Township Budgets and Expenditures Receive Local Scrutiny

When things get lean, it is even more important to use limited resources as wisely as possible. And so it goes with local government.

This is the first year that each of the 92 county councils in Indiana are doing a non-binding review of the 2010 budgets of all civil units of government (including townships) within that county. The goal is to get a better handle on other budgets within the county by a single fiscal body and how the tax caps will affect these budgets. This kind of review is important, especially with the impact of property tax caps on local budgets. However, with the review being non-binding, the county councils can only make recommendations, not decisions. 

To add context about township government expenditures and activities to those budget discussions, analysis was done from the 2008 financial reports that township trustees are legally required to file with the Indiana State Board of Accounts. That analysis was done for townships in 29 Indiana counties and summarized for each county.

The information from these reports shows incredible variances in standards and expenditures. For example, average poor relief per person ranges from $56 to $826 from one township to another in the same county. In another county, administrative costs to deliver $1 in direct services (both poor relief and public safety) ranged from 30 cents in one township to $12.20 in another.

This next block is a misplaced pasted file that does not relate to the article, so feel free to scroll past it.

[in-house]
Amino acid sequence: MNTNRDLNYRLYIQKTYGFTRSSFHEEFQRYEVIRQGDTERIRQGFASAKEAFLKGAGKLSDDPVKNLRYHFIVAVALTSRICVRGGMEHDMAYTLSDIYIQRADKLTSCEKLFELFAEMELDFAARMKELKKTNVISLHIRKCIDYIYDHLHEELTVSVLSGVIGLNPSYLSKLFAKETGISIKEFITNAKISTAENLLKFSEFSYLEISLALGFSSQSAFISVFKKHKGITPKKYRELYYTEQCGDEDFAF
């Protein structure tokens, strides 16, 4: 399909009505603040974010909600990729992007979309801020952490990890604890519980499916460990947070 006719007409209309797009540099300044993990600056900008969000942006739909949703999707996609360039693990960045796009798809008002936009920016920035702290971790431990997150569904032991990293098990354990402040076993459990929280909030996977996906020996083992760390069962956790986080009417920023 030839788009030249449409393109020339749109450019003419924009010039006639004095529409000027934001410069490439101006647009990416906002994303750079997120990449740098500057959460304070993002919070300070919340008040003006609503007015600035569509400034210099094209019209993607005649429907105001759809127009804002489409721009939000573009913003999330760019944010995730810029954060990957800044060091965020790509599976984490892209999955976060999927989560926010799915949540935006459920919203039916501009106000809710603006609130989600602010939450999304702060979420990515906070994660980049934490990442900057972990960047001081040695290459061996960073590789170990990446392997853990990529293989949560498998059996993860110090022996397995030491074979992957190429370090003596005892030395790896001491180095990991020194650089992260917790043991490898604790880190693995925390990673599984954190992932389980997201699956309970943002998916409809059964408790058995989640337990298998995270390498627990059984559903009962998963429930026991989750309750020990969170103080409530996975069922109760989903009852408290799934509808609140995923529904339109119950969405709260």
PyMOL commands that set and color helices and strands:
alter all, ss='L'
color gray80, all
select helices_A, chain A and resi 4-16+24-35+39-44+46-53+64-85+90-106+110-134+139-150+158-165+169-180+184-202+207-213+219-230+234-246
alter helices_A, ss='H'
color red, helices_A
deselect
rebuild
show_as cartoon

It was hoped that as the county councils and the public saw the great differentials among expenditures, taxes and services by township, there will be a realization that more consistency is needed. We need discussions about how to provide more consistent services to the poor – not just among townships, though that is very important, but also in cooperation with all other human services agencies in the county.  We need like discussions in regard to fire and emergency services. 

Many county councils expressed frustration that the only power they had was to make a non-binding recommendation and thought it was a waste of time. Other county councils didn’t spend much time on it and simply rubber-stamped the township budgets. Because of property tax caps, local governments will have more than $400 million less to spend this year.  While the county budget officials do not have the authority to prioritize among taxing units, we hope their recent deliberations will inform the public and legislators of the need to simplify local government.